A box with straight sides is just the first step in making sure every brick stacks together just right. Across the part, the surface is completely free from any marks or defects except one location – the spot right in the middle of the top surface where the plastic is injected into the mold. That’s what’s called ‘gate vestige’. It’s a necessary evil that has to be dealt with and LEGO does so in a wonderfully simple way. They dented it. That is, they created a small circular impression so that they don’t have to deal with the little nib of plastic after it comes out of the mold. It just sits below the top surface of the part so blocks can be stacked evenly and there’s no post-molding operation required to clean it up.


Another necessary element of injection molding is the need to add draft to the side walls so that the part can be easily ejected from the mold. However, this would result in a slight overhang when stacking blocks on top of each other as the bottom would be slightly larger than the top of the brick below. For most manufacturers this would not even register as a problem…but we’re talking about the perfect brick. LEGO moved the parting line up about 1mm above the bottom edge of the part, so the wall tapers back in and a rounded edge is added to give the appearance that it is the same dimension, creating a seamless transition from one brick to the next.


One last detail that ensures a perfect stack can be found on the bosses underneath. The bosses and the ribs are arranged to accept the posts on the top of the brick below. If you look closely at the bosses, you’ll notice that the wall is reinforced at each spot where the post will contact it. This is just another subtle detail that, according to LEGO enthusiast Phillipe Cantin and his custom built LEGO test contraption, allow the bricks to be assembled 37,111 times before they wear out.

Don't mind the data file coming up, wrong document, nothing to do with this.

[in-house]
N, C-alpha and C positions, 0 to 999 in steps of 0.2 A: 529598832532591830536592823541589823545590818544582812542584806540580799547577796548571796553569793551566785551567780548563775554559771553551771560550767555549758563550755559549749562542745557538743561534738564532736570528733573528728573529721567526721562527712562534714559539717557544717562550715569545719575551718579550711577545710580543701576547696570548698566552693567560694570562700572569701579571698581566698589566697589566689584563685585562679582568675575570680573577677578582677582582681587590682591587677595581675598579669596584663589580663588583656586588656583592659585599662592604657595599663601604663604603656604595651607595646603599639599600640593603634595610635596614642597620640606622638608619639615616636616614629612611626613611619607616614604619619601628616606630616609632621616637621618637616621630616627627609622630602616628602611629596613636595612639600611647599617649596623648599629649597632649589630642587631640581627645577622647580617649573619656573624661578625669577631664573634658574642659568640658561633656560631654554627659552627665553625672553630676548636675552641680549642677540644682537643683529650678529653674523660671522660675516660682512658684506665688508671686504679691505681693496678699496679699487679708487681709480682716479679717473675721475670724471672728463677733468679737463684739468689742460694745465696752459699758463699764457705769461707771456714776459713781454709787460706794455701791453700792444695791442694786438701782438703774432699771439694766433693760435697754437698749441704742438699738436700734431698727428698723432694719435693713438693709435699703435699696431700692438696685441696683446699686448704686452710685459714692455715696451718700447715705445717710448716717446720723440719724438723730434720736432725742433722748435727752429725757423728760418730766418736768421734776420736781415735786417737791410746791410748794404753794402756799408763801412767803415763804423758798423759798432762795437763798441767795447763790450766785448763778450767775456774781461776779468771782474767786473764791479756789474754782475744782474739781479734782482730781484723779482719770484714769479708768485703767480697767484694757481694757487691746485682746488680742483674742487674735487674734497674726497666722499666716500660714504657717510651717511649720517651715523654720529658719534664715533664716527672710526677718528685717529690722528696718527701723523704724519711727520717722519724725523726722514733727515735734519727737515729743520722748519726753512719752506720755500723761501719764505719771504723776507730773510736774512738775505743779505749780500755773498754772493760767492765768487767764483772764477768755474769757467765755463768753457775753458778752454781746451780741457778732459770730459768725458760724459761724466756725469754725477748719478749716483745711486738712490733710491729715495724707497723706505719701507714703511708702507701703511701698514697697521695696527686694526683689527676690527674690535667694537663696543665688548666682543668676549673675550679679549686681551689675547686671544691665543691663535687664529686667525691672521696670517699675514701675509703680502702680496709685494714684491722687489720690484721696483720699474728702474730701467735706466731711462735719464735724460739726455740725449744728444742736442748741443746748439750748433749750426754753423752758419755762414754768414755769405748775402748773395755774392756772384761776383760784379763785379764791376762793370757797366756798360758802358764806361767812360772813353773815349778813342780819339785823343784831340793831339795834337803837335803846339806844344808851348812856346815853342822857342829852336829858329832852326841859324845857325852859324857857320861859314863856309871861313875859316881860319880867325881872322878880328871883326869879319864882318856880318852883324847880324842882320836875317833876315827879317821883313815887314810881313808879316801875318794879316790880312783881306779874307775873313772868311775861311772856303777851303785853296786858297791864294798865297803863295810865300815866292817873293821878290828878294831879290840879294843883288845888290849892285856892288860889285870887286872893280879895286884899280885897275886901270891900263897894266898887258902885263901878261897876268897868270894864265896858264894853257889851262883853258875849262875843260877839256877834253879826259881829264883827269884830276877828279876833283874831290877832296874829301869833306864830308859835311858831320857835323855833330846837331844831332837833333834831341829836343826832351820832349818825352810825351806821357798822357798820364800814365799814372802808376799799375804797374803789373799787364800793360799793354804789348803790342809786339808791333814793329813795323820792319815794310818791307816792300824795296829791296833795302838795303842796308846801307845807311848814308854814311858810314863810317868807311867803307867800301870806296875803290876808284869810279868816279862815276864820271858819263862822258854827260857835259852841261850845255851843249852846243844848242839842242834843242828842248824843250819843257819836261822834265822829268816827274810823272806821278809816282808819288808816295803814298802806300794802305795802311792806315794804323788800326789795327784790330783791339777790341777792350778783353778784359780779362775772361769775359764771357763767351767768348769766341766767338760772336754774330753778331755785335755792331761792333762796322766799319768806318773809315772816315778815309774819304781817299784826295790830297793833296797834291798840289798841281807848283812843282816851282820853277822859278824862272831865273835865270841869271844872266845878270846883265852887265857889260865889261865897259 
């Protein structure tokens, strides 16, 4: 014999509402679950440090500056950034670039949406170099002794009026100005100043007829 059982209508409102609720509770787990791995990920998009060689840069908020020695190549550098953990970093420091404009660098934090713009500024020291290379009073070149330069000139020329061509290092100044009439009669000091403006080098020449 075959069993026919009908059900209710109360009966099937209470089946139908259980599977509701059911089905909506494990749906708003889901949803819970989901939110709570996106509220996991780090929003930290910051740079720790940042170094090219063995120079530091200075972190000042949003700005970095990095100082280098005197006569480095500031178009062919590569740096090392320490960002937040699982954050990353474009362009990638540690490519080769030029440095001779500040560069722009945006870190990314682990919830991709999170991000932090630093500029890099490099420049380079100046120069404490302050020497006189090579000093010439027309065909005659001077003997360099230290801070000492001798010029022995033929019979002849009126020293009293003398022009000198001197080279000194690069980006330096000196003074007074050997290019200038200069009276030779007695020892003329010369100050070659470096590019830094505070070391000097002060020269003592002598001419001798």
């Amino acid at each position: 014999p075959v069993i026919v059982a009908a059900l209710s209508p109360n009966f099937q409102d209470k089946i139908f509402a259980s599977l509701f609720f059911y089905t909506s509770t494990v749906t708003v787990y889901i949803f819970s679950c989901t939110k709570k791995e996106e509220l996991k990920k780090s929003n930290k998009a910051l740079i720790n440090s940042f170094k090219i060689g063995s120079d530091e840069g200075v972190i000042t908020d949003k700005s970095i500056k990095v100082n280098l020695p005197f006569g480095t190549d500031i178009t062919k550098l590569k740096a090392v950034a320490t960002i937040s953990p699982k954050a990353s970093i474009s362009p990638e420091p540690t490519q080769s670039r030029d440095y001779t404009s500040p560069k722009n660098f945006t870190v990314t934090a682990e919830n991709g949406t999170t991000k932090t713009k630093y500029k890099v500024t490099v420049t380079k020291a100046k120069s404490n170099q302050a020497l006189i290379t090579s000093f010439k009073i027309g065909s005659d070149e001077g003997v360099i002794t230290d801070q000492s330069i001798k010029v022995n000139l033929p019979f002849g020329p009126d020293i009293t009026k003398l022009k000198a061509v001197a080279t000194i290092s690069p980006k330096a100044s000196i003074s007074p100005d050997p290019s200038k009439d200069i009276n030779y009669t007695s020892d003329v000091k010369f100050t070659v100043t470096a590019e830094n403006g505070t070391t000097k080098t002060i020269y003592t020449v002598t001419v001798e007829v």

Perfectly Manufactured

To support the volume of bricks made each year the manufacturing process has to be dialed in so manual intervention is rarely, if ever, necessary.

So they needed to find a way to deal with the features of LEGO bricks that make getting them out of the mold a bit of a trick. When the posts on the top of the part cool down and shrink, they are likely going to ‘stick’ to the pins coming out of the mold that form them. The result is a part that can attach itself to the wrong side of the mold when it opens so it can’t be automatically removed.

Another simple fix. Between the small ribs on the inside of the part there are small extrusions that come out about a tenth of a millimeter from the wall. These are there solely to grip the part when the mold opens so it stays on the right side of the tool.

But with a very minimal draft angle and the ‘grippers’ on the part, more force is now required to eject the part while still making sure it isn’t damaged. Rather than using ejector pins that would apply force to the thin horizontal wall, LEGO uses three ejector sleeves on the base of each of the bosses that apply the ejection force to the strongest structural feature of the part.

The Perfect Brick

There’s clearly a lot of engineering that has gone into these…and we’re still only examining what is visible on the part itself. You can be certain that just as much effort has gone into engineering the material to get the exact mechanical and manufacturing properties they require, designing the mold to achieve the highest quality part with the shortest cycle time possible, and setting up a robust manufacturing process that can be replicated at manufacturing sites across multiple continents.

The question of how easy it is to design and manufacture something is not always based on the obvious simplicity or complexity of the object. You also have to account for the standard of quality and how close one gets to the absolute best possible design.

Brian Sather is a product marketing manager at Autodesk. An engineer by trade, he likes taking things apart and putting them back together. Half the things in his home work twice as well as they should, and the other half don’t work at all.